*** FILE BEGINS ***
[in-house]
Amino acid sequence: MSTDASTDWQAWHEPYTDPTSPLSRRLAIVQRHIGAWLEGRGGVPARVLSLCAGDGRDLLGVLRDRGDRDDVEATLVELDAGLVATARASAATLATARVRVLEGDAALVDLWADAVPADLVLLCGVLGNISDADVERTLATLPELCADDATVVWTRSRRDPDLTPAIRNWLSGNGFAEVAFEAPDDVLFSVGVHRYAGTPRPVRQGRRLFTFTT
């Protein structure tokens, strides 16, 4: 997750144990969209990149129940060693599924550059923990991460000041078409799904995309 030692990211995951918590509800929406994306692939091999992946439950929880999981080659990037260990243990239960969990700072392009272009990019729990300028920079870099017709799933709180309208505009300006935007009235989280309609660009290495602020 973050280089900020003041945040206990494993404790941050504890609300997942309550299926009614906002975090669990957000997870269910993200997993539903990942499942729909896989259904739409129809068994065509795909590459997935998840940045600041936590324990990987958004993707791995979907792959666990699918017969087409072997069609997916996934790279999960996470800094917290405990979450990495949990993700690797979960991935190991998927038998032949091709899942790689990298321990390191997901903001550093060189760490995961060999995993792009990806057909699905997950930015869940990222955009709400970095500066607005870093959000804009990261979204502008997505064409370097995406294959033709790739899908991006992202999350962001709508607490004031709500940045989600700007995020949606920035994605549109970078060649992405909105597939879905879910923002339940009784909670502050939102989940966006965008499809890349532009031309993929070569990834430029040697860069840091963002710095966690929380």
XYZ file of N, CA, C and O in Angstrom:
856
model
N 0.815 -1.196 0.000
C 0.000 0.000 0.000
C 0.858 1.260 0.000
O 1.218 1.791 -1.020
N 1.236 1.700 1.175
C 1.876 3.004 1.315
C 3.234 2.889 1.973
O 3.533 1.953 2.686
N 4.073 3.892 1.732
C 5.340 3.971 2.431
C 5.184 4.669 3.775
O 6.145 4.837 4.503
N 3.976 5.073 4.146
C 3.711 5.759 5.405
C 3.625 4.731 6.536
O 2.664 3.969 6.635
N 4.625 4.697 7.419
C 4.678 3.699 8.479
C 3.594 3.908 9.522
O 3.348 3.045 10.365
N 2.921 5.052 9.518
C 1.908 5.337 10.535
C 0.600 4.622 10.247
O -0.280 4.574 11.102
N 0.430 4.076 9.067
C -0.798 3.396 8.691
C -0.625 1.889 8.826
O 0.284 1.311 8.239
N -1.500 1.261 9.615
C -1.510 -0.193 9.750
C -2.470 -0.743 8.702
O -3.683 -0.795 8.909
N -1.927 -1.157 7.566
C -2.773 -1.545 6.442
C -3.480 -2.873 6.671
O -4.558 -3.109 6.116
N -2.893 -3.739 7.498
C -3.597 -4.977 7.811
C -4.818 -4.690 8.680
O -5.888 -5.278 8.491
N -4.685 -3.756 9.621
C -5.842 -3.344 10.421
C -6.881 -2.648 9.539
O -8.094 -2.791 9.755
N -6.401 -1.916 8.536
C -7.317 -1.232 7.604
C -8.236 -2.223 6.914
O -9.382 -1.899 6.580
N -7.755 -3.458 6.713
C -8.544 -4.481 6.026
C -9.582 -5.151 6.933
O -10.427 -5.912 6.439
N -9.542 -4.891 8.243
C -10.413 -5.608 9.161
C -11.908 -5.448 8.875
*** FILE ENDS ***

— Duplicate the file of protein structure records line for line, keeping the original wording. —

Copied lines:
[in-house]
Amino acid sequence: MSTDASTDWQAWHEPYTDPTSPLSRRLAIVQRHIGAWLEGRGGVPARVLSLCAGDGRDLLGVLRDRGDRDDVEATLVELDAGLVATARASAATLATARVRVLEGDAALVDLWADAVPADLVLLCGVLGNISDADVERTLATLPELCADDATVVWTRSRRDPDLTPAIRNWLSGNGFAEVAFEAPDDVLFSVGVHRYAGTPRPVRQGRRLFTFTT
């Protein structure tokens, strides 16, 4: 997750144990969209990149129940060693599924550059923990991460000041078409799904995309 030692990211995951918590509800929406994306692939091999992946439950929880999981080659990037260990243990239960969990700072392009272009990019729990300028920079870099017709799933709180309208505009300006935007009235989280309609660009290495602020 973050280089900020003041945040206990494993404790941050504890609300997942309550299926009614906002975090669990957000997870269910993200997993539903990942499942729909896989259904739409129809068994065509795909590459997935998840940045600041936590324990990987958004993707791995979907792959666990699918017969087409072997069609997916996934790279999960996470800094917290405990979450990495949990993700690797979960991935190991998927038998032949091709899942790689990298321990390191997901903001550093060189760490995961060999995993792009990806057909699905997950930015869940990222955009709400970095500066607005870093959000804009990261979204502008997505064409370097995406294959033709790739899908991006992202999350962001709508607490004031709500940045989600700007995020949606920035994605549109970078060649992405909105597939879905879910923002339940009784909670502050939102989940966006965008499809890349532009031309993929070569990834430029040697860069840091963002710095966690929380």
XYZ file of N, CA, C and O in Angstrom:
856
model
N 0.815 -1.196 0.000
C 0.000 0.000 0.000
C 0.858 1.260 0.000
O 1.218 1.791 -1.020
N 1.236 1.700 1.175
C 1.876 3.004 1.315
C 3.234 2.889 1.973
O 3.533 1.953 2.686
N 4.073 3.892 1.732
C 5.340 3.971 2.431
C 5.184 4.669 3.775
O 6.145 4.837 4.503
N 3.976 5.073 4.146
C 3.711 5.759 5.405
C 3.625 4.731 6.536
O 2.664 3.969 6.635
N 4.625 4.697 7.419
C 4.678 3.699 8.479
C 3.594 3.908 9.522
O 3.348 3.045 10.365
N 2.921 5.052 9.518
C 1.908 5.337 10.535
C 0.600 4.622 10.247
O -0.280 4.574 11.102
N 0.430 4.076 9.067
C -0.798 3.396 8.691
C -0.625 1.889 8.826
O 0.284 1.311 8.239
N -1.500 1.261 9.615
C -1.510 -0.193 9.750
C -2.470 -0.743 8.702
O -3.683 -0.795 8.909
N -1.927 -1.157 7.566
C -2.773 -1.545 6.442
C -3.480 -2.873 6.671
O -4.558 -3.109 6.116
N -2.893 -3.739 7.498
C -3.597 -4.977 7.811
C -4.818 -4.690 8.680
O -5.888 -5.278 8.491
N -4.685 -3.756 9.621
C -5.842 -3.344 10.421
C -6.881 -2.648 9.539
O -8.094 -2.791 9.755
N -6.401 -1.916 8.536
C -7.317 -1.232 7.604
C -8.236 -2.223 6.914
O -9.382 -1.899 6.580
N -7.755 -3.458 6.713
C -8.544 -4.481 6.026
C -9.582 -5.151 6.933
O -10.427 -5.912 6.439
N -9.542 -4.891 8.243
C -10.413 -5.608 9.161
C -11.908 -5.448 8.875